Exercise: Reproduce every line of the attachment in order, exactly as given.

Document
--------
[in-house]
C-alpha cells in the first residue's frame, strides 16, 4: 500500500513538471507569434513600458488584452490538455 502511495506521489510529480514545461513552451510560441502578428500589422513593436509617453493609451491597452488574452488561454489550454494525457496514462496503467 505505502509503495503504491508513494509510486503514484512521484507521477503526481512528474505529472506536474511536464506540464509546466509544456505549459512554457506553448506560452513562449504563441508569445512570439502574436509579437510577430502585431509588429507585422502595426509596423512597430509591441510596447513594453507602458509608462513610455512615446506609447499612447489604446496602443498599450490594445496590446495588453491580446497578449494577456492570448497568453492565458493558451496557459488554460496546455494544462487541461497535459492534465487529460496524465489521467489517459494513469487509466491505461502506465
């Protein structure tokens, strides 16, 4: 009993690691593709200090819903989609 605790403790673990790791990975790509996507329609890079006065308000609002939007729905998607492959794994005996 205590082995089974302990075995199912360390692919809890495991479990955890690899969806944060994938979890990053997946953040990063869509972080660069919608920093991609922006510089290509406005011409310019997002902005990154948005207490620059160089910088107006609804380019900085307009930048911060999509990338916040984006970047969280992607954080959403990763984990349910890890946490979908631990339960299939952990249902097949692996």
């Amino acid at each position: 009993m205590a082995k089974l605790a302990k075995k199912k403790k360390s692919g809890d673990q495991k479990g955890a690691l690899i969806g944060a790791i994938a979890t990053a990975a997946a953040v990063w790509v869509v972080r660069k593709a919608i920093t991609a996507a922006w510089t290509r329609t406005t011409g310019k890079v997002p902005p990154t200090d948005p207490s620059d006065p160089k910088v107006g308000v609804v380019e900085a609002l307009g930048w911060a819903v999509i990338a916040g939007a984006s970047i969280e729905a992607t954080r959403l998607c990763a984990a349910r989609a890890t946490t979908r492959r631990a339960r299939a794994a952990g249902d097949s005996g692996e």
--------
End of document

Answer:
[in-house]
C-alpha cells in the first residue's frame, strides 16, 4: 500500500513538471507569434513600458488584452490538455 502511495506521489510529480514545461513552451510560441502578428500589422513593436509617453493609451491597452488574452488561454489550454494525457496514462496503467 505505502509503495503504491508513494509510486503514484512521484507521477503526481512528474505529472506536474511536464506540464509546466509544456505549459512554457506553448506560452513562449504563441508569445512570439502574436509579437510577430502585431509588429507585422502595426509596423512597430509591441510596447513594453507602458509608462513610455512615446506609447499612447489604446496602443498599450490594445496590446495588453491580446497578449494577456492570448497568453492565458493558451496557459488554460496546455494544462487541461497535459492534465487529460496524465489521467489517459494513469487509466491505461502506465
């Protein structure tokens, strides 16, 4: 009993690691593709200090819903989609 605790403790673990790791990975790509996507329609890079006065308000609002939007729905998607492959794994005996 205590082995089974302990075995199912360390692919809890495991479990955890690899969806944060994938979890990053997946953040990063869509972080660069919608920093991609922006510089290509406005011409310019997002902005990154948005207490620059160089910088107006609804380019900085307009930048911060999509990338916040984006970047969280992607954080959403990763984990349910890890946490979908631990339960299939952990249902097949692996």
């Amino acid at each position: 009993m205590a082995k089974l605790a302990k075995k199912k403790k360390s692919g809890d673990q495991k479990g955890a690691l690899i969806g944060a790791i994938a979890t990053a990975a997946a953040v990063w790509v869509v972080r660069k593709a919608i920093t991609a996507a922006w510089t290509r329609t406005t011409g310019k890079v997002p902005p990154t200090d948005p207490s620059d006065p160089k910088v107006g308000v609804v380019e900085a609002l307009g930048w911060a819903v999509i990338a916040g939007a984006s970047i969280e729905a992607t954080r959403l998607c990763a984990a349910r989609a890890t946490t979908r492959r631990a339960r299939a794994a952990g249902d097949s005996g692996e």